February 18, 2015 by rebelwithalabelmaker
Dear Mom: I didn’t write this one either. I do, however, think it’s great, and I bet you will too.
Some number of years ago, I started asking all the sex educators I know a simple question: If you had a room full of clergy, what would you tell us to make us better ministers?
Now, I asked this question of every big-shot sexuality educator I encountered. I asked Carol Queen of the Center for Sex and Culture in SanFrancisco, I asked Megan Andelloux on the east coast, and Charlie Glickman, and Reid Mihailko and David Jay, Laura Antoniou, Annie Sprinkle and Joani Blank, and Tristain Taormino and Mollena Williams. I talked to academics and activists, sexologists and sex workers, porn stars and bloggers. I talked to people in all kinds of places and in all sorts of venues. And a remarkable thing happened. They all had almost exactly the same response:
- Wow. Nobody’s ever asked me that before.
- Thank you.
- Let’s start with shame.
Let’s start with shame, they said, and let’s look at the role organized religion has played in perpetuating a culture where people are disconnected from their bodies, divorced from pleasure, embarrassed by their own arousal.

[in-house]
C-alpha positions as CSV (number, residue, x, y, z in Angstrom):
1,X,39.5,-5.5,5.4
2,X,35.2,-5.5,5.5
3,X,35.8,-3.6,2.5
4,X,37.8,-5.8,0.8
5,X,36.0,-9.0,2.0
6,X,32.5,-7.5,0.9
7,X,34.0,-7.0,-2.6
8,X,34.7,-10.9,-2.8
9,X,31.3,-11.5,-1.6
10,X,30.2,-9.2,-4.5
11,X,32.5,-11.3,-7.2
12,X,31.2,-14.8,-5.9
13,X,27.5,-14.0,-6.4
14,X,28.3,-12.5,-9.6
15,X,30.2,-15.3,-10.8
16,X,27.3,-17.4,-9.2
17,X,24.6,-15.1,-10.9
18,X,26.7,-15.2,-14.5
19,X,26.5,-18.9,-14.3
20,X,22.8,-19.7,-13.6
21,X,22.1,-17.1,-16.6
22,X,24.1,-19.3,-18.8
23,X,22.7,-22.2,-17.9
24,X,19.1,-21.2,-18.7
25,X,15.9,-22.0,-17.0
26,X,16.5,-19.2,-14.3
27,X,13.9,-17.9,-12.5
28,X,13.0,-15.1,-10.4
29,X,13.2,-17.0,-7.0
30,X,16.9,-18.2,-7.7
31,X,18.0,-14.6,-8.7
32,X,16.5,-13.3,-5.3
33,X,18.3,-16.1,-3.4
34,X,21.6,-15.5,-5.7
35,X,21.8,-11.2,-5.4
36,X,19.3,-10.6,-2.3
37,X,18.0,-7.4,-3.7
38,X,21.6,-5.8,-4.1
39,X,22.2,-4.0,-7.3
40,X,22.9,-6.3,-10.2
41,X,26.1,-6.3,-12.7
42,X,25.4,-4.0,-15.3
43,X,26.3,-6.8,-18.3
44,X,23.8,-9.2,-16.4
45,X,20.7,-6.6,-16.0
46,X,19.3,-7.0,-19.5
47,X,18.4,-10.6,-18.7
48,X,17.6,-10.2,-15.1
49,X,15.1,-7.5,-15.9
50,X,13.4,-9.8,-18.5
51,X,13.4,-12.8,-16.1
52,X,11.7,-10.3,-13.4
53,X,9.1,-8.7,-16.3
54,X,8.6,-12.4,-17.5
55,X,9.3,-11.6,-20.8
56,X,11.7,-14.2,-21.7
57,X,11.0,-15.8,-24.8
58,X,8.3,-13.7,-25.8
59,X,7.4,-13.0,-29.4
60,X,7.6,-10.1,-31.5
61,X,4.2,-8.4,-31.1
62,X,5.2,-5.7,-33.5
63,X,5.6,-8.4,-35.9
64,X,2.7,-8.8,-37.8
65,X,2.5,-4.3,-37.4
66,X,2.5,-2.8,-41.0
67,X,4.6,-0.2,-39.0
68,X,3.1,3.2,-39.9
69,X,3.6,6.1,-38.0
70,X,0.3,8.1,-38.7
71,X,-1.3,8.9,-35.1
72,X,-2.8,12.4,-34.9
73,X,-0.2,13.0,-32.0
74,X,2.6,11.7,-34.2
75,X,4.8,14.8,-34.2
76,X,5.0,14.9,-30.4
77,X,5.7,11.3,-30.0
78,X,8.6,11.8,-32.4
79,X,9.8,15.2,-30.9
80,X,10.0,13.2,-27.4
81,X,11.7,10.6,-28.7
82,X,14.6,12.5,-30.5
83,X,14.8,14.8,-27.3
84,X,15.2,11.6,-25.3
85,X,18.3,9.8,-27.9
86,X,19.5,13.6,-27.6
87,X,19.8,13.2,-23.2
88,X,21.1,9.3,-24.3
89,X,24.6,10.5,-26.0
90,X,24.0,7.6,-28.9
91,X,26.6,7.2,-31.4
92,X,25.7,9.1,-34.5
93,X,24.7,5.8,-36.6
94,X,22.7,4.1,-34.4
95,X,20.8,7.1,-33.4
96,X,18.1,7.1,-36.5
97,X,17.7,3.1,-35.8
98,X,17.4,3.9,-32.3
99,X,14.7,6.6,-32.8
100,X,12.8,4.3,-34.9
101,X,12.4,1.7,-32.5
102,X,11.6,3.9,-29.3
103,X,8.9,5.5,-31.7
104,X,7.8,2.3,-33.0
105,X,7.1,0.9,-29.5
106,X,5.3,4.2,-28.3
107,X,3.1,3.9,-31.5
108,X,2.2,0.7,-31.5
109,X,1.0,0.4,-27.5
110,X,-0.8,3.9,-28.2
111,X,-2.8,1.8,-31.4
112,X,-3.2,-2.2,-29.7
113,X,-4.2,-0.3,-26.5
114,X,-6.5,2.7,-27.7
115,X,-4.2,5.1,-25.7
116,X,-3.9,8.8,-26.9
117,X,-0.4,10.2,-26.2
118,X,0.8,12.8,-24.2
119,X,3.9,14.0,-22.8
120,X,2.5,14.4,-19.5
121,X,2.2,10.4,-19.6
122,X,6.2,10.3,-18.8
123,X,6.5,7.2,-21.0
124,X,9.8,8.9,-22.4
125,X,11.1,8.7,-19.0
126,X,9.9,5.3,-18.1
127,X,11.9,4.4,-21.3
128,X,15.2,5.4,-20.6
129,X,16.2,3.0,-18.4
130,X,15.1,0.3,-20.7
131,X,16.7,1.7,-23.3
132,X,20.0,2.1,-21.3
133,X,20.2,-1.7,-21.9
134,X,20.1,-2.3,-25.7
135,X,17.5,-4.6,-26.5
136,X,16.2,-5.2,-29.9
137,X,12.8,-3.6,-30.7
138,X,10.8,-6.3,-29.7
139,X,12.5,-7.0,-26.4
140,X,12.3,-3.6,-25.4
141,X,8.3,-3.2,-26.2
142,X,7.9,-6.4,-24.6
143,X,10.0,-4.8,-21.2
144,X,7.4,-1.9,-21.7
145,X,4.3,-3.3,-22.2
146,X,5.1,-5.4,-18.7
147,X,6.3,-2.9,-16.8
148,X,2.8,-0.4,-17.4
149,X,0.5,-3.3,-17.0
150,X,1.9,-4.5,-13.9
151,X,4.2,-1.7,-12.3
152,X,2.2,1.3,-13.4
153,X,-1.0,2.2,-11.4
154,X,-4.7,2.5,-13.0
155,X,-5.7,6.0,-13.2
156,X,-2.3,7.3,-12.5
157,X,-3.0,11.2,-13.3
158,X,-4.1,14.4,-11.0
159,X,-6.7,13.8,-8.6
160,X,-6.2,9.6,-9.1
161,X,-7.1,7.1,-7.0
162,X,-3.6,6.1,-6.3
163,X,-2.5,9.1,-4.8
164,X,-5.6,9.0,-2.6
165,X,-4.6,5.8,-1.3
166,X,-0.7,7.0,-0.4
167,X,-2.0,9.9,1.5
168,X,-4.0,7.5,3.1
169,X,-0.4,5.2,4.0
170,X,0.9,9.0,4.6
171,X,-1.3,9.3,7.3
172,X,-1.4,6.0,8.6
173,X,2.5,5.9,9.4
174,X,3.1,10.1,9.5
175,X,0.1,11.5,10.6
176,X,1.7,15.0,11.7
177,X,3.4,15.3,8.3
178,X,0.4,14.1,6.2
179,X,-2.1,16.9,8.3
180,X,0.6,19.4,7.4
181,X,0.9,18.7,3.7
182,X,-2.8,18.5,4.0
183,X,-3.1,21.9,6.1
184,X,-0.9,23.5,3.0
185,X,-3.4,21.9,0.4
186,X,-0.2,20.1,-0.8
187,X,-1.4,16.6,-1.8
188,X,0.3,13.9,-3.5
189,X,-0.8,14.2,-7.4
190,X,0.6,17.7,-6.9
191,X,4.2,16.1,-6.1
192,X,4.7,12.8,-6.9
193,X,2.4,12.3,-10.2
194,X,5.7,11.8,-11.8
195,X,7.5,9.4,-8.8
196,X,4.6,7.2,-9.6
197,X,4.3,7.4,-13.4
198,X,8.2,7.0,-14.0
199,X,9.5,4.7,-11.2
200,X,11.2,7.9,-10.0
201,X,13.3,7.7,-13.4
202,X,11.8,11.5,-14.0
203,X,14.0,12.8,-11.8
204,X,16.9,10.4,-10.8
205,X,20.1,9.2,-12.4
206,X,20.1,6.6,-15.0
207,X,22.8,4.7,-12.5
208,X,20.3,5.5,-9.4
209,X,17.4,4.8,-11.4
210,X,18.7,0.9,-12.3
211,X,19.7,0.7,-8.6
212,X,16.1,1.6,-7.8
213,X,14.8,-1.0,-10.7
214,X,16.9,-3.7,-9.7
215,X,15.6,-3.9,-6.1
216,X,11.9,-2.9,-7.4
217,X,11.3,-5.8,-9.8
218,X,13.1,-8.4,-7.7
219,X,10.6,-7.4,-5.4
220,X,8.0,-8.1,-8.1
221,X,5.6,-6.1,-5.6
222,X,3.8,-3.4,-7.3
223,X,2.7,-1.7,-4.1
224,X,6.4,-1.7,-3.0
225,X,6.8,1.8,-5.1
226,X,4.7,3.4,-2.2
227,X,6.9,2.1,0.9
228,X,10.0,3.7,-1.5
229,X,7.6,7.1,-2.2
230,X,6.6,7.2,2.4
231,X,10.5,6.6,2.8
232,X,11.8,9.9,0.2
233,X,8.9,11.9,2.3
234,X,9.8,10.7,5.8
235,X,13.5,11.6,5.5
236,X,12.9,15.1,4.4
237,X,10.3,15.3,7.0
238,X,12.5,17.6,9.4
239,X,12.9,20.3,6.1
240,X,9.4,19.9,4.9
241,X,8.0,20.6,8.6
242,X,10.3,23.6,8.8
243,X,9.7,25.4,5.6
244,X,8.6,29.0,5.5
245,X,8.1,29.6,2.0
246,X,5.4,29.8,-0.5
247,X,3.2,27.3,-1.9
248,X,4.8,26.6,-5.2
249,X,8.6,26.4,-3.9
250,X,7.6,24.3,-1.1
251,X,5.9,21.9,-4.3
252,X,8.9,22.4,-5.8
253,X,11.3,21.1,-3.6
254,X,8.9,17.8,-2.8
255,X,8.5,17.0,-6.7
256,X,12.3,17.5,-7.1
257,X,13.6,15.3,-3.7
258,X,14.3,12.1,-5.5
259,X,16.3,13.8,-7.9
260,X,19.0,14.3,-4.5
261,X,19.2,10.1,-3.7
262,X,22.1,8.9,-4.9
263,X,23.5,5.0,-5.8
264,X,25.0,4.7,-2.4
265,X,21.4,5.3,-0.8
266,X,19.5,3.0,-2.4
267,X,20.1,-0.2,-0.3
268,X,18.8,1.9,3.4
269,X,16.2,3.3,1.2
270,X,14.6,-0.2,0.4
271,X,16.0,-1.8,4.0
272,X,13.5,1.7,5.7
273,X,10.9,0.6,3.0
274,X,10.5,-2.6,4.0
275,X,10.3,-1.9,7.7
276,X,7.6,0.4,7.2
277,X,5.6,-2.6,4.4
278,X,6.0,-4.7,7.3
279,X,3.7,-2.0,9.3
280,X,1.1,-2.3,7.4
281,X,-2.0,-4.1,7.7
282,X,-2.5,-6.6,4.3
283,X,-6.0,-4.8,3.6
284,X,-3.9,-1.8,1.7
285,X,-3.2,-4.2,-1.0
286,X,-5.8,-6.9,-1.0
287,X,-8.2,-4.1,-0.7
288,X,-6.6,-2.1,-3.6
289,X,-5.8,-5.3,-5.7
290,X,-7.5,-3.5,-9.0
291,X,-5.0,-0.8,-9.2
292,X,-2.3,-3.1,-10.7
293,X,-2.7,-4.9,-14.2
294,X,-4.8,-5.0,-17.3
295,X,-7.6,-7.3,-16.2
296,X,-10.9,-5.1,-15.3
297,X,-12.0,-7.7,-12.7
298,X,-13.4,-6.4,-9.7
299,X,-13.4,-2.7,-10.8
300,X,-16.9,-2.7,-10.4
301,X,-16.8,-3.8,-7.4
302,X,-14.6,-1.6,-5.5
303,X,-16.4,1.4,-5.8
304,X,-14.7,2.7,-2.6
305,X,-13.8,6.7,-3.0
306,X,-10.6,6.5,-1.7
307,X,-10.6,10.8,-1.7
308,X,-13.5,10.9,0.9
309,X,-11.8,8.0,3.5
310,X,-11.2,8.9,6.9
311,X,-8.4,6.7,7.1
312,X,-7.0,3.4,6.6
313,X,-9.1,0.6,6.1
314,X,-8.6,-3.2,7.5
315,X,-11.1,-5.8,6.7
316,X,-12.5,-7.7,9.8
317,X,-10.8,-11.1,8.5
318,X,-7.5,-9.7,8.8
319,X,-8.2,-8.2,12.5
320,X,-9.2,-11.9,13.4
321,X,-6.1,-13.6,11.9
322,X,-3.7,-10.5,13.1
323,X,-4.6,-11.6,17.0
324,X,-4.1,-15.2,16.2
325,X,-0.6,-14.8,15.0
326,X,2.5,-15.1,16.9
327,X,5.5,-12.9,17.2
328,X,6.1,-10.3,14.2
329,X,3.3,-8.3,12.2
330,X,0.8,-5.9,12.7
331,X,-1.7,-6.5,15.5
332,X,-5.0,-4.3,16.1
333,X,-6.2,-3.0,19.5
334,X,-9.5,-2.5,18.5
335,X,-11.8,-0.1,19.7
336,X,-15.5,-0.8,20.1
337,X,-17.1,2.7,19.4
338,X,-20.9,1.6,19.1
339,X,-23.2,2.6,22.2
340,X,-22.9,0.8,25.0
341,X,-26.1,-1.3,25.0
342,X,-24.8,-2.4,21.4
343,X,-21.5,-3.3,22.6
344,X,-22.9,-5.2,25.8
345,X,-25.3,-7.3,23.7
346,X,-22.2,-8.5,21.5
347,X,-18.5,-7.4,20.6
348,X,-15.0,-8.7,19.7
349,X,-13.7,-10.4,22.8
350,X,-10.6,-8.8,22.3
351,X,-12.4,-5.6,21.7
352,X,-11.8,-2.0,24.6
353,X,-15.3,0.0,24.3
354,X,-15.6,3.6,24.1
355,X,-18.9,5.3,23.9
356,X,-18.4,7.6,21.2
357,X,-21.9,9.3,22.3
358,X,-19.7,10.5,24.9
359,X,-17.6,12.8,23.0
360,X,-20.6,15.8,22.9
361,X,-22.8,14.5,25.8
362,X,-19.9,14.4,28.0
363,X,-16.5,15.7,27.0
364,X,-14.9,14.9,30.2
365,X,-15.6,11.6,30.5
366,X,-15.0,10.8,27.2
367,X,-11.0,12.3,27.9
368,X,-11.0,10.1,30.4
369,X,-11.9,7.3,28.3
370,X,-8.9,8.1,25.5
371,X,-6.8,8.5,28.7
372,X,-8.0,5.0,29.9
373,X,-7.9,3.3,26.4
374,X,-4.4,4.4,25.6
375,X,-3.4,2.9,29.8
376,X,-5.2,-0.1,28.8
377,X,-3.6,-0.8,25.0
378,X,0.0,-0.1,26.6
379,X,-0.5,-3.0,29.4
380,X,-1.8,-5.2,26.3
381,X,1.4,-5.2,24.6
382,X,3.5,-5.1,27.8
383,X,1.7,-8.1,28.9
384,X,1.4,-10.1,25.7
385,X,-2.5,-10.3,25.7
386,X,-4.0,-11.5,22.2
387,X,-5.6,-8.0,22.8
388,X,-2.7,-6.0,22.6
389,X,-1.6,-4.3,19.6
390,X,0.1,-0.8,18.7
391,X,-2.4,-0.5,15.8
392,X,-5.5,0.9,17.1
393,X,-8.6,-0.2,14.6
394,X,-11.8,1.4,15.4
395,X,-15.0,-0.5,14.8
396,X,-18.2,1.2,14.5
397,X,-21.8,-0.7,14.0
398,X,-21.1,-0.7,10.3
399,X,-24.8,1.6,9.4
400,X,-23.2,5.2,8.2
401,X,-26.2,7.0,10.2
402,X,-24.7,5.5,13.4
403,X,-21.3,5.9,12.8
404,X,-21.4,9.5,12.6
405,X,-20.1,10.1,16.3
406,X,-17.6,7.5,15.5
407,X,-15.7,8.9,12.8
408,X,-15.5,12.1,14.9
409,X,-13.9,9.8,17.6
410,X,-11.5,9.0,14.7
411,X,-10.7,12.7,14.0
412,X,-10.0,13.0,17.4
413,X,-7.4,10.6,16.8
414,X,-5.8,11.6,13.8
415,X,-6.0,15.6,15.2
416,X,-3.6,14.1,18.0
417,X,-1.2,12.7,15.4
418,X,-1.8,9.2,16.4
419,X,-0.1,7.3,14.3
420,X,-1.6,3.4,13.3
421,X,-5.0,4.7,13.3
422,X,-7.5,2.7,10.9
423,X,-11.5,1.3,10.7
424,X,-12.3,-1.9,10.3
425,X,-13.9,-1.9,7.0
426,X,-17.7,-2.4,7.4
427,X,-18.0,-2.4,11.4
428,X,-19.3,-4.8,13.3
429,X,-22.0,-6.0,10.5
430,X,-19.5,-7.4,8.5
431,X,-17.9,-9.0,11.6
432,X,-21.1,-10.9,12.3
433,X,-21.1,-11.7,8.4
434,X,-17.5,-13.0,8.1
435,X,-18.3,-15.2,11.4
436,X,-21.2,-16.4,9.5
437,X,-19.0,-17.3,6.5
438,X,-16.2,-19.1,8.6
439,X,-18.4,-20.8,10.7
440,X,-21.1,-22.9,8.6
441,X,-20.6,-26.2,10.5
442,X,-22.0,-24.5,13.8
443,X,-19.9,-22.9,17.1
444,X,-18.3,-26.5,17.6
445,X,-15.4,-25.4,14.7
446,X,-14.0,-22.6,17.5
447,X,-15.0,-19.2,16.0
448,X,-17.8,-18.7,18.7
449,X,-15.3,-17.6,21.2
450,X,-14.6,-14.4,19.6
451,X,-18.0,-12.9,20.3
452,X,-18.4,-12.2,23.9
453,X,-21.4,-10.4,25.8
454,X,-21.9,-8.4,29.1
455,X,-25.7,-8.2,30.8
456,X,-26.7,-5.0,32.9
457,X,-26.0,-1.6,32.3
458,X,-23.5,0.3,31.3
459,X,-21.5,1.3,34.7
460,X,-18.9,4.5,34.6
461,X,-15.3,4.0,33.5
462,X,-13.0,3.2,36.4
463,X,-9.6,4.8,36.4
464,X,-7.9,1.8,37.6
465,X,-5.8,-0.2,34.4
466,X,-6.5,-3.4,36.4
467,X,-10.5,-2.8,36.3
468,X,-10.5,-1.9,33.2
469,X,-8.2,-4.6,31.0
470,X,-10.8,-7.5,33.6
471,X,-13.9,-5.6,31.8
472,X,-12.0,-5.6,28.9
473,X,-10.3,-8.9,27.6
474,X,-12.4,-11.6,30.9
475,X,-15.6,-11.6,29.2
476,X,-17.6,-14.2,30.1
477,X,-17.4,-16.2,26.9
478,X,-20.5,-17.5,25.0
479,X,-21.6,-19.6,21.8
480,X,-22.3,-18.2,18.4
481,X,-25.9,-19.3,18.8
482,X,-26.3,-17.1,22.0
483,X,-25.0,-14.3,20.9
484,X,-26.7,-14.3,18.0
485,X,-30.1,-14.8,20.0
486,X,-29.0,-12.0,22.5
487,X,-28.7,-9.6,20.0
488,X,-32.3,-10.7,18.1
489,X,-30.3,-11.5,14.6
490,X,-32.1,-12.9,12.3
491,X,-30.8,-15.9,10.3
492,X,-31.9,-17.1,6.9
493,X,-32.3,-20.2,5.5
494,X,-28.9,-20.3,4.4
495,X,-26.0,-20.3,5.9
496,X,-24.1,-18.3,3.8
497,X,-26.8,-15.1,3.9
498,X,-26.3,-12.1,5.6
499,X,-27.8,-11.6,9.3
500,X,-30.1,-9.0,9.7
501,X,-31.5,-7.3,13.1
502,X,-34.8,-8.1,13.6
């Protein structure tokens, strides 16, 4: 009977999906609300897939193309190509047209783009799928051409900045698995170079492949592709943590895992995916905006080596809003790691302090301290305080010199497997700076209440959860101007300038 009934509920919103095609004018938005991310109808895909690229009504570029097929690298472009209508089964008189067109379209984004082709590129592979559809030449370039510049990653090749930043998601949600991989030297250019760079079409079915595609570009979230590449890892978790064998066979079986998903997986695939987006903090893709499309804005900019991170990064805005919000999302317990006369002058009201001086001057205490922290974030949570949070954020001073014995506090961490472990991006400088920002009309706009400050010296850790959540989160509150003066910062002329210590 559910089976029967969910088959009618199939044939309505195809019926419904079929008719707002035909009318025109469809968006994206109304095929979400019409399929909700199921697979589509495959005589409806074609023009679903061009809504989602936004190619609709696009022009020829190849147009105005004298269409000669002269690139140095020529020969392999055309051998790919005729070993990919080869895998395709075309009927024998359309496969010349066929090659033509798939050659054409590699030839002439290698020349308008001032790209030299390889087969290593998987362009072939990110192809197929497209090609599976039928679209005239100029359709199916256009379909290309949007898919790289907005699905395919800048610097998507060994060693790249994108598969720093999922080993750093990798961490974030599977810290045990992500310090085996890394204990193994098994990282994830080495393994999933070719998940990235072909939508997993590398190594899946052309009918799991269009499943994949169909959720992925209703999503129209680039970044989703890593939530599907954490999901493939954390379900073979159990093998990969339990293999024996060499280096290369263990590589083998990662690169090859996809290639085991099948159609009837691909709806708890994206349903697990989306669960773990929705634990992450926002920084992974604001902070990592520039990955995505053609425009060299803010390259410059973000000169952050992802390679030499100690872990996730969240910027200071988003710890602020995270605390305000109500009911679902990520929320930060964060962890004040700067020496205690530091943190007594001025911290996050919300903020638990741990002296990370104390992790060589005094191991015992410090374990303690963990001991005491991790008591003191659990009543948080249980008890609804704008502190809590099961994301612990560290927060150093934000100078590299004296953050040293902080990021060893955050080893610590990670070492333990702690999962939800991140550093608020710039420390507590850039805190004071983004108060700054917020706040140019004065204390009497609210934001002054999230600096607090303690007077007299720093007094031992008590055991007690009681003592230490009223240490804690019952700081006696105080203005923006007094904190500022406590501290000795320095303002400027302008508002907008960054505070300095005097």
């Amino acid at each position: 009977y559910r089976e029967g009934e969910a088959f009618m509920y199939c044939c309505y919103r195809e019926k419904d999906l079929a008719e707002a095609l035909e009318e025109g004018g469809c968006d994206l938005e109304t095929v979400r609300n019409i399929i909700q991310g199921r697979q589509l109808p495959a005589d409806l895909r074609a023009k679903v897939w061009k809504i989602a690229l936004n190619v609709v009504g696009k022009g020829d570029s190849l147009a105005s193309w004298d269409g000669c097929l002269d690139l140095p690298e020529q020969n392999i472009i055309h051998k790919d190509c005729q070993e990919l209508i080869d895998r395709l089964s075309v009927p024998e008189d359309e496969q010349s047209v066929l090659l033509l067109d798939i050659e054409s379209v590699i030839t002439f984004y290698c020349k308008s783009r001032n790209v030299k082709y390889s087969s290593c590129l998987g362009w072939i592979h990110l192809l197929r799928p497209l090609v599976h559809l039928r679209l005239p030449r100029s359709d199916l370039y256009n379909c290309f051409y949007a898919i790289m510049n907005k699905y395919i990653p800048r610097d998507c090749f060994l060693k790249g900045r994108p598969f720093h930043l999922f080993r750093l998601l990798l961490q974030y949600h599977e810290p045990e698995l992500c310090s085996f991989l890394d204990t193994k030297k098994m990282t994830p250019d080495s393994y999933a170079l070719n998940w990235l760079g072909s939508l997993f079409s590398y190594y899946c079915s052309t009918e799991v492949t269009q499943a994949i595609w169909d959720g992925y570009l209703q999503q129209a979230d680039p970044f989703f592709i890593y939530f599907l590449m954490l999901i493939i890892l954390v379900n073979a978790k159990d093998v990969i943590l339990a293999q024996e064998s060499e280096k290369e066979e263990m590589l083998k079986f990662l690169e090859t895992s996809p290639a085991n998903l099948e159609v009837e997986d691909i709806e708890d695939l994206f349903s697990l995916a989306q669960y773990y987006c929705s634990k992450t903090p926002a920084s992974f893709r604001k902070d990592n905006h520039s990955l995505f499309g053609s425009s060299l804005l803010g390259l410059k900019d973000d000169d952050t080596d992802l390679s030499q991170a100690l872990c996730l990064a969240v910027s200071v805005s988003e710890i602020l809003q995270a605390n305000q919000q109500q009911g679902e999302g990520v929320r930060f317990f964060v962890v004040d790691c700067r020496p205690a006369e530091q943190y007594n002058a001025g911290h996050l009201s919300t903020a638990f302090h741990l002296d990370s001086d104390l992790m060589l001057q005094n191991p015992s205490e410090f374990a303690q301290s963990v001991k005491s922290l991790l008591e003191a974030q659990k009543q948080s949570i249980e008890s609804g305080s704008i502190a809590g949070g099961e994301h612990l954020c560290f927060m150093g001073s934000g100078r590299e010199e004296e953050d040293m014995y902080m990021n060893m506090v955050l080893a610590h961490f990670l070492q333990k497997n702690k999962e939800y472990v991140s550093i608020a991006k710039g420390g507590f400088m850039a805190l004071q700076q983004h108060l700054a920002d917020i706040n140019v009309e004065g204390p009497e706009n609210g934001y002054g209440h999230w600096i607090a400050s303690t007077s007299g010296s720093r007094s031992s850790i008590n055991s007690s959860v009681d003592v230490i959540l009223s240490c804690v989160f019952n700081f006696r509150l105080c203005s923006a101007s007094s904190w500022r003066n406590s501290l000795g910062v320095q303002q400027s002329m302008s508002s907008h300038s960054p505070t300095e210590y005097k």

Let’s talk about creating healthy clergy, they said, clergy who are comfortable in their own sexual identity and expression, who are educated and can offer solid, fact-based advice that does not violate the values and tenets of their faith.
We cannot talk about sex, love, and relationships without addressing shame. Even in our enlightened 21st century, even in the sexually liberated Bay Area, we must talk about shame when we talk about sex and sexuality.
Shame is what keeps us silent, shame is what prevents us from really communicating with our partners about what we want. Shame is fed by our fear of being wrong, or sick, or unworthy in some way. Shame is projected anticipatory rejection: it is the voice inside that says “if you really knew me, you would not love me.”
Shame can keep people who love each other in the dark, making each guess what the other wants or likes or doesn’t like. Until we can let go of shame and communicate clearly, we are stuck trying to read our partners’ minds and that’s always a losing game.
Some time ago, I was at a class taught by my colleague Megan Andelloux from Rhode Island. It was a sort of “sexuality 101” class at a Boston-area branch of Good Vibrations, a retail outlet and educational resource center originally founded in 1977 here in the bay area by Unitarian Universalist Joani Blank. Part of the class was being filmed by MTV and featured a young couple who wanted to learn more about sexuality to improve their marriage. My friend Megan is a force of nature and by the end of the one-hour class, these young people looked a bit shell-shocked. When the MTV interviewer asked for a reaction, the young woman said “I feel like I should go to church and repent for even being here. She told us about stuff I didn’t know the human body could do!”